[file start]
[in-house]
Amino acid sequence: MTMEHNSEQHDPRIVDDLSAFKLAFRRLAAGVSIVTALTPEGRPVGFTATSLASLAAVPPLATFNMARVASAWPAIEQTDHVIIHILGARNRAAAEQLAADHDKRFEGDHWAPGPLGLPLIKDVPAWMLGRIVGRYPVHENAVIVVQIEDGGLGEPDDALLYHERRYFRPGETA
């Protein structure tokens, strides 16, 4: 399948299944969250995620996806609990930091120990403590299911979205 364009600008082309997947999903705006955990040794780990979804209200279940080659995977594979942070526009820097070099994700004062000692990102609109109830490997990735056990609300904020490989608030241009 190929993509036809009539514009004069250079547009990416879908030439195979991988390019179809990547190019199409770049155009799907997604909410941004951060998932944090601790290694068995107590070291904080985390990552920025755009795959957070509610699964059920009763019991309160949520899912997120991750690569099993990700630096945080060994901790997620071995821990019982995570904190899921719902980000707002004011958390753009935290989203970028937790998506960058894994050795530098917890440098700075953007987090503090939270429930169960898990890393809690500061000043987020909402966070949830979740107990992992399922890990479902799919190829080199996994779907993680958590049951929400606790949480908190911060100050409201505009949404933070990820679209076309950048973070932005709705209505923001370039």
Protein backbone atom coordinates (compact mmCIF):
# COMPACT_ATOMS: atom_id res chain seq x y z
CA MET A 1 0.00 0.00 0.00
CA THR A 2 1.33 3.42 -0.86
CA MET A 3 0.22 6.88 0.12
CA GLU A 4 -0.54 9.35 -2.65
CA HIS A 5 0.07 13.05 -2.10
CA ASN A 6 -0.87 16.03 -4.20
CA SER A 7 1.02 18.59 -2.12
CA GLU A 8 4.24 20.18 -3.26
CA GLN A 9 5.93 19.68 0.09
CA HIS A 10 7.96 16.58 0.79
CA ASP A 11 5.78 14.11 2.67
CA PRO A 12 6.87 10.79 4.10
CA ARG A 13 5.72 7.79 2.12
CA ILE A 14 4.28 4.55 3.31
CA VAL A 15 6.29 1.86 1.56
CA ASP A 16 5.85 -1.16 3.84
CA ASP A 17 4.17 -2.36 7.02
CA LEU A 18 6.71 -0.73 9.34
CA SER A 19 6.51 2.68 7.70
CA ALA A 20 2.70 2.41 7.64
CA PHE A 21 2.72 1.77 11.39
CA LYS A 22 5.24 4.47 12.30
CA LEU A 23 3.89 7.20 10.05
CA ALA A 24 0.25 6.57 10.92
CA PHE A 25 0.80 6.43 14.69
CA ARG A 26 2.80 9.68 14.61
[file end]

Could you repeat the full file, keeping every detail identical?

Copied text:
[in-house]
Amino acid sequence: MTMEHNSEQHDPRIVDDLSAFKLAFRRLAAGVSIVTALTPEGRPVGFTATSLASLAAVPPLATFNMARVASAWPAIEQTDHVIIHILGARNRAAAEQLAADHDKRFEGDHWAPGPLGLPLIKDVPAWMLGRIVGRYPVHENAVIVVQIEDGGLGEPDDALLYHERRYFRPGETA
């Protein structure tokens, strides 16, 4: 399948299944969250995620996806609990930091120990403590299911979205 364009600008082309997947999903705006955990040794780990979804209200279940080659995977594979942070526009820097070099994700004062000692990102609109109830490997990735056990609300904020490989608030241009 190929993509036809009539514009004069250079547009990416879908030439195979991988390019179809990547190019199409770049155009799907997604909410941004951060998932944090601790290694068995107590070291904080985390990552920025755009795959957070509610699964059920009763019991309160949520899912997120991750690569099993990700630096945080060994901790997620071995821990019982995570904190899921719902980000707002004011958390753009935290989203970028937790998506960058894994050795530098917890440098700075953007987090503090939270429930169960898990890393809690500061000043987020909402966070949830979740107990992992399922890990479902799919190829080199996994779907993680958590049951929400606790949480908190911060100050409201505009949404933070990820679209076309950048973070932005709705209505923001370039």
Protein backbone atom coordinates (compact mmCIF):
# COMPACT_ATOMS: atom_id res chain seq x y z
CA MET A 1 0.00 0.00 0.00
CA THR A 2 1.33 3.42 -0.86
CA MET A 3 0.22 6.88 0.12
CA GLU A 4 -0.54 9.35 -2.65
CA HIS A 5 0.07 13.05 -2.10
CA ASN A 6 -0.87 16.03 -4.20
CA SER A 7 1.02 18.59 -2.12
CA GLU A 8 4.24 20.18 -3.26
CA GLN A 9 5.93 19.68 0.09
CA HIS A 10 7.96 16.58 0.79
CA ASP A 11 5.78 14.11 2.67
CA PRO A 12 6.87 10.79 4.10
CA ARG A 13 5.72 7.79 2.12
CA ILE A 14 4.28 4.55 3.31
CA VAL A 15 6.29 1.86 1.56
CA ASP A 16 5.85 -1.16 3.84
CA ASP A 17 4.17 -2.36 7.02
CA LEU A 18 6.71 -0.73 9.34
CA SER A 19 6.51 2.68 7.70
CA ALA A 20 2.70 2.41 7.64
CA PHE A 21 2.72 1.77 11.39
CA LYS A 22 5.24 4.47 12.30
CA LEU A 23 3.89 7.20 10.05
CA ALA A 24 0.25 6.57 10.92
CA PHE A 25 0.80 6.43 14.69
CA ARG A 26 2.80 9.68 14.61